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Extract Directly from Time Machine

Normally you use Time Machine to restore lost data in a file like this: within the Time Machine interface, you go back to the time the file was not yet messed up, and you restore it to replace the file you have now.

You can also elect to keep both, but the restored file takes the name and place of the current one. So, if you have made changes since the backup took place that you would like to keep, they are lost, or you have to mess around a bit to merge changes, rename files, and trash the unwanted one.

As an alternative, you can browse the Time Machine backup volume directly in the Finder like any normal disk, navigate through the chronological backup hierarchy, and find the file which contains the lost content.

Once you've found it, you can open it and the current version of the file side-by-side, and copy information from Time Machine's version of the file into the current one, without losing any content you put in it since the backup was made.

Submitted by
Eolake Stobblehouse

 
 

ReadKit 2.3

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Webin has updated the RSS client and read-later app ReadKit to version 2.3 with a number of requested features and bug fixes. In my original review (see “ReadKit for Mac Is Almost the Perfect Reading App,” 8 July 2013), I complained about how two of the most popular read-later services, Instapaper and Pocket, were absent from ReadKit’s share menu. Instead, you had to drag and drop articles into those services, which, in the case of Instapaper, required a premium subscription. Developer Balazs Varkonyi has responded, adding Instapaper, Pocket, Readability, Pinboard, and Delicious to the share menu. All five services have their own keyboard shortcuts for fast sharing, and ReadKit no longer requires a premium Instapaper account for sharing.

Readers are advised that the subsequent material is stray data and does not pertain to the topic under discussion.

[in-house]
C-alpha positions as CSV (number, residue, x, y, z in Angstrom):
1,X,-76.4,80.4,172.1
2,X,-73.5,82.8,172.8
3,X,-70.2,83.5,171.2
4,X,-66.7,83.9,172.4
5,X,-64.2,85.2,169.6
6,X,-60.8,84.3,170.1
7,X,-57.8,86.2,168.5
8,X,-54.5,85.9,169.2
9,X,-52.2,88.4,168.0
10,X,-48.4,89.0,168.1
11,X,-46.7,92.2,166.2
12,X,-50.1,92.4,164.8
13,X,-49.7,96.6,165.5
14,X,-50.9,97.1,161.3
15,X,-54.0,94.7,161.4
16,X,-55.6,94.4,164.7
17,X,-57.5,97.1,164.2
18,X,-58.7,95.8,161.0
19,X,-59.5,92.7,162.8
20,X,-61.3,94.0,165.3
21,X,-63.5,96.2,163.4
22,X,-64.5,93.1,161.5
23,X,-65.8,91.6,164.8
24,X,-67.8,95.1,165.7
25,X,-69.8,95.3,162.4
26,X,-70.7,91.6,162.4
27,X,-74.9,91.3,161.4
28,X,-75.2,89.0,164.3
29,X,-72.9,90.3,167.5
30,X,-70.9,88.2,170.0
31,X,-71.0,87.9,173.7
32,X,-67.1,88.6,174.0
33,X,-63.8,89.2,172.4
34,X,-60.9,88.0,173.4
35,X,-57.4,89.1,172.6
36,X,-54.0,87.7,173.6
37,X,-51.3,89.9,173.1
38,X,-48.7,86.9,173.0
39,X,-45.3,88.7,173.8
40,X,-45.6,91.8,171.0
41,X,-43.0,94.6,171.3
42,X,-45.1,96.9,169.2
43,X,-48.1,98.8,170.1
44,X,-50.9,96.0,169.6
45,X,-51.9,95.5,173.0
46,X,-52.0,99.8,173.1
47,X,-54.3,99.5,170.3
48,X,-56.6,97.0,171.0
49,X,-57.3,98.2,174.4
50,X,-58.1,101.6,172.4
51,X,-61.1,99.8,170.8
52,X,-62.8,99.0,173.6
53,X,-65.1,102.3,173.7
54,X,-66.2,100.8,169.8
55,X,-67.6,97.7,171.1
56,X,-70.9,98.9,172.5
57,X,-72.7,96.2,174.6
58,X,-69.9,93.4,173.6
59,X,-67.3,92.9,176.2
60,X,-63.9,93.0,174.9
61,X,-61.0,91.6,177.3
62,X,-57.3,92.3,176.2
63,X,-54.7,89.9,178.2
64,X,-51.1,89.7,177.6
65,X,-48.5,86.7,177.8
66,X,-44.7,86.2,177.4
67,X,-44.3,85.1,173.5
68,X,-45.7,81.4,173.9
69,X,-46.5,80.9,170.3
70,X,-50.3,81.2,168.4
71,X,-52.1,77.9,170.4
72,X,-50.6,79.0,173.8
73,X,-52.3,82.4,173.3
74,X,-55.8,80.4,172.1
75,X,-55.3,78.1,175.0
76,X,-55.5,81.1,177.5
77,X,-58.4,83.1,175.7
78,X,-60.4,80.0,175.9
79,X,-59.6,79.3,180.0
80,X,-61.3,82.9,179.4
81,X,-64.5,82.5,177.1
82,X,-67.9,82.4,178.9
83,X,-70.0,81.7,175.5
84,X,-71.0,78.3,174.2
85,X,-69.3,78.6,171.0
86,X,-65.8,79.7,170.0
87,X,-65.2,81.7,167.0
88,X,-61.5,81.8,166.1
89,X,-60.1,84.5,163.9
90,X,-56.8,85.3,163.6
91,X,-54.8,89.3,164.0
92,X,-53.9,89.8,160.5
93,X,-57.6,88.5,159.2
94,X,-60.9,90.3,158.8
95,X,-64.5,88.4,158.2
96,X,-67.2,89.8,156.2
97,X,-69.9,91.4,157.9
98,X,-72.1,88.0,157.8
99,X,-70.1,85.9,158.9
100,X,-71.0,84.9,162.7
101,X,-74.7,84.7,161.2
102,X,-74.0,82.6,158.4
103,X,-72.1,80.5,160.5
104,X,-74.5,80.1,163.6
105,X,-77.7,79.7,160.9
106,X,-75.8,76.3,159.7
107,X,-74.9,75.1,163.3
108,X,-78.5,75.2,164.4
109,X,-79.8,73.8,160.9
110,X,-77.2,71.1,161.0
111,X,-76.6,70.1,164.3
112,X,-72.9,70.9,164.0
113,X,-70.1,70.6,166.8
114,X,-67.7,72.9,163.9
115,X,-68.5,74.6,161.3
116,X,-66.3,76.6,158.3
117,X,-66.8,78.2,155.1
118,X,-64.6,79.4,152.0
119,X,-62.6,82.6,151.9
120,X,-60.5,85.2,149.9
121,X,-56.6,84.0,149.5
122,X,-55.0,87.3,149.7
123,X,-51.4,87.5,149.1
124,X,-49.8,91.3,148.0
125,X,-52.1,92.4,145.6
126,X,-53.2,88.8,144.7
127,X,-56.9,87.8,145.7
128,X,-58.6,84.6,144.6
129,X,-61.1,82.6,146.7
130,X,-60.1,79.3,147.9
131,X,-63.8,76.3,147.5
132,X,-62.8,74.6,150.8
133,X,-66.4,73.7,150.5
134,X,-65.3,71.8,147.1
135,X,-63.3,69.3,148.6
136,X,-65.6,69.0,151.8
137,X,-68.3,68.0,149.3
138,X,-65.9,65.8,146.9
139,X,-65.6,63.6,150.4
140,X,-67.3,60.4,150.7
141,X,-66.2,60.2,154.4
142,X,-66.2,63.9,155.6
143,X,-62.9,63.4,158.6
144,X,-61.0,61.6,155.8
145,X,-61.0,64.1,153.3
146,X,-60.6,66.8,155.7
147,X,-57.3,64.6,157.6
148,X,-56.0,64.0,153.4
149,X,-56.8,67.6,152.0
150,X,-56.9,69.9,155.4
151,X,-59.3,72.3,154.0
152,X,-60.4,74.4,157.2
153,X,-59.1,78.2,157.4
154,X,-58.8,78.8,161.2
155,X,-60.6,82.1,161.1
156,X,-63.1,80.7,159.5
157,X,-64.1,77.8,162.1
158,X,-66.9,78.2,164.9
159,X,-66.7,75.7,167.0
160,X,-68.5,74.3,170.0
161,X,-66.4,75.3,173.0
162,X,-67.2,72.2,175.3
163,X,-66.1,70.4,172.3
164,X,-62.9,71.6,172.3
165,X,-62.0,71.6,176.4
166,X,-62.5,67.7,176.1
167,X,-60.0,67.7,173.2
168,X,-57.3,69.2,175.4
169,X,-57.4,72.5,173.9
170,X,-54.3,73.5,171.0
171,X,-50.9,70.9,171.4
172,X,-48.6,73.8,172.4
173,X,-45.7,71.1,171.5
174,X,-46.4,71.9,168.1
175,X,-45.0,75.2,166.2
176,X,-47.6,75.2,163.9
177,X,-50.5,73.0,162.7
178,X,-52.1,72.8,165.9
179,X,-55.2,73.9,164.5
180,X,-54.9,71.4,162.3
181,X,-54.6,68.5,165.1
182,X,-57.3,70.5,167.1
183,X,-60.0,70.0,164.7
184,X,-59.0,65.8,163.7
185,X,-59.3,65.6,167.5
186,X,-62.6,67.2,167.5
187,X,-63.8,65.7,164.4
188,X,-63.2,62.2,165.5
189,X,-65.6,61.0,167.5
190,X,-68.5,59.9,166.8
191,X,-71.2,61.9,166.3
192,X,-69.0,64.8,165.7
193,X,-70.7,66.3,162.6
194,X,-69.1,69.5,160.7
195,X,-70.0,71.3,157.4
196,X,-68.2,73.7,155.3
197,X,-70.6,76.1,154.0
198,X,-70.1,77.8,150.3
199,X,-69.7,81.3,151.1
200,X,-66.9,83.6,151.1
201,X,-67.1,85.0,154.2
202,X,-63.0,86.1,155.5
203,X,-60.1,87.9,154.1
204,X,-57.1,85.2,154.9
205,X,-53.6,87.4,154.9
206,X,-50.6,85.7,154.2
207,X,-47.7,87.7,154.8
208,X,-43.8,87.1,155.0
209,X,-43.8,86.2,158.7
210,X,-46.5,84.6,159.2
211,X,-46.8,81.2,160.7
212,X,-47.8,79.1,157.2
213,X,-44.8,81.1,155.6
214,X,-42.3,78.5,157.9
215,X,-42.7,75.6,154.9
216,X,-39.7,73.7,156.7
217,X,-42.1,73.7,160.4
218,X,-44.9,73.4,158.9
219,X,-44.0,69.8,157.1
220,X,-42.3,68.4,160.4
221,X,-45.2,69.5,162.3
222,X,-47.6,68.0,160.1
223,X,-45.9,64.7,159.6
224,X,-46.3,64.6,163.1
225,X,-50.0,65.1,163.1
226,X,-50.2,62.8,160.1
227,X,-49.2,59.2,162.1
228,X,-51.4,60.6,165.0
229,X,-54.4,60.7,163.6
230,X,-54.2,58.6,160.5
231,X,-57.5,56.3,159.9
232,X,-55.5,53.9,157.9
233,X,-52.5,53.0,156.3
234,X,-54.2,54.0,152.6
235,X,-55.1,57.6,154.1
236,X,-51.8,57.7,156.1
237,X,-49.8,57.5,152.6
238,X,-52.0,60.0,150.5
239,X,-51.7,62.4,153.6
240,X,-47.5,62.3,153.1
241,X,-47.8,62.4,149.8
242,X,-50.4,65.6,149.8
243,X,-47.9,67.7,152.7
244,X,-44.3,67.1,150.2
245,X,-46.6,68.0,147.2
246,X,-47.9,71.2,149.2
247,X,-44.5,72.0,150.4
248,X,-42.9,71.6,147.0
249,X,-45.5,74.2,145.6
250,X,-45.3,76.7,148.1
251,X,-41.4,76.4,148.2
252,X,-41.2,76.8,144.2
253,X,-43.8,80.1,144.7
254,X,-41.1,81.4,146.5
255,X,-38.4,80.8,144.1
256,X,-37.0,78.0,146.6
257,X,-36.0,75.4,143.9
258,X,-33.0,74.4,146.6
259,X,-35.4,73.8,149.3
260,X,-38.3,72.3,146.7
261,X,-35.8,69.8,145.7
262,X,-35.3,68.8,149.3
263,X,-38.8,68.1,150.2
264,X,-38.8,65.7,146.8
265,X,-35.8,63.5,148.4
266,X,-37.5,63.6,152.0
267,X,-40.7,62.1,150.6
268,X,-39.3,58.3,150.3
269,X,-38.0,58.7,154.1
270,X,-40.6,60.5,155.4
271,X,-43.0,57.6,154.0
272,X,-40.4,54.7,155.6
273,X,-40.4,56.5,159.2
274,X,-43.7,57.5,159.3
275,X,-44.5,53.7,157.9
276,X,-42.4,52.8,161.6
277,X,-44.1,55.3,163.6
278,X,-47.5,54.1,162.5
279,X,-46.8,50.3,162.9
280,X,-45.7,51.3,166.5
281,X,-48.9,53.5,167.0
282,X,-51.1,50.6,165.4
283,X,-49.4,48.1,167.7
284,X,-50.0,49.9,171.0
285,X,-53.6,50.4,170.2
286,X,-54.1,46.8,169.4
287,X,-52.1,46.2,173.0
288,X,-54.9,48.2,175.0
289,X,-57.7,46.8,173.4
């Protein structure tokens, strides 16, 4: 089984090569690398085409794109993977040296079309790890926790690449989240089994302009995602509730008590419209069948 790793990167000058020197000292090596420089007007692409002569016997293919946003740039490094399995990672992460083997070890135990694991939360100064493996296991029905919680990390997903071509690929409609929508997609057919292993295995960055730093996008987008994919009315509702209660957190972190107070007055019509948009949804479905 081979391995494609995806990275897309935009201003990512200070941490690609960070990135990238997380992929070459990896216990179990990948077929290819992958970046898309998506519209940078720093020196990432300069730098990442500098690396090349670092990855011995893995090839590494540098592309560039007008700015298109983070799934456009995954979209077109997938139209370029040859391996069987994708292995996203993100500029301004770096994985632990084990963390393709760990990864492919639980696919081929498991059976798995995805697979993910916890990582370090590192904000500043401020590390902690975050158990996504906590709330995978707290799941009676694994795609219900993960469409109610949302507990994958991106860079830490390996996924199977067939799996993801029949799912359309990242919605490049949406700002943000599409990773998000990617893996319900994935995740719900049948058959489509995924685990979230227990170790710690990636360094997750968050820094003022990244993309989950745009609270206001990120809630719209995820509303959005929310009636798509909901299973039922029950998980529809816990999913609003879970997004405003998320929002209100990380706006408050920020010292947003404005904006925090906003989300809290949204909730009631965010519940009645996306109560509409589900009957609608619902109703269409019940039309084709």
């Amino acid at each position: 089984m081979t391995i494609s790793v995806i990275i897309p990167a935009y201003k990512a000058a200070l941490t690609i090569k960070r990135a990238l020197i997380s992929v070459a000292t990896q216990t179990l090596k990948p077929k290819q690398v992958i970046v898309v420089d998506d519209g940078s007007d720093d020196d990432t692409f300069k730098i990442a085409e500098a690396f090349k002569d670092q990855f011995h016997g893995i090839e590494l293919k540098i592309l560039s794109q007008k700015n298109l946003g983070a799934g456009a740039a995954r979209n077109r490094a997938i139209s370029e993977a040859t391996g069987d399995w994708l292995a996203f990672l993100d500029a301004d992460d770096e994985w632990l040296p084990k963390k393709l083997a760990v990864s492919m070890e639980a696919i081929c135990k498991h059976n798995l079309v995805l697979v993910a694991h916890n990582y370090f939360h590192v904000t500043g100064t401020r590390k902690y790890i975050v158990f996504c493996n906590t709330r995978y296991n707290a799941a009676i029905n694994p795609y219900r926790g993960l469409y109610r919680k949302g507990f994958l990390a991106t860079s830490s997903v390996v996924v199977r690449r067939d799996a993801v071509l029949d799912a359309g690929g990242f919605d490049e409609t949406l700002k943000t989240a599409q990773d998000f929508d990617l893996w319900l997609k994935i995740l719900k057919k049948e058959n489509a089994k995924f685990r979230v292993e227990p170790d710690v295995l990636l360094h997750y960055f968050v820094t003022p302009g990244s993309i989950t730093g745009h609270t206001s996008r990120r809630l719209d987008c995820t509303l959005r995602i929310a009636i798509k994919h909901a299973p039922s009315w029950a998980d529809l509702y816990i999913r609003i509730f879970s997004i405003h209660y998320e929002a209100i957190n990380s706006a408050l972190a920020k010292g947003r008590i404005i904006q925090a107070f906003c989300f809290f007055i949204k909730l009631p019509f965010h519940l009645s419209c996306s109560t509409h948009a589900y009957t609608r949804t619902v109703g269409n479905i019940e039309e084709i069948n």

Another requested feature implemented in ReadKit 2.3 is the capability to group articles by date or source. You can set a default for sorting, and you can set individual preferences in each smart folder.

ReadKit 2.3 makes major improvements in handling network connectivity. In the previous version, I had constant notifications that ReadKit couldn’t connect to one service or another, even if the problem was only momentary. Now, ReadKit is much more tolerant of outages, and even allows you to archive, star, and delete articles while offline.

The update also brings a number of fixes for bugs related to searching in smart folders, handling of Fever feeds that belong to multiple folders, and fetching starred items from Feed Wrangler and NewsBlur. ($4.99 new from the Mac App Store, free update, 3.8 MB, release notes)

 

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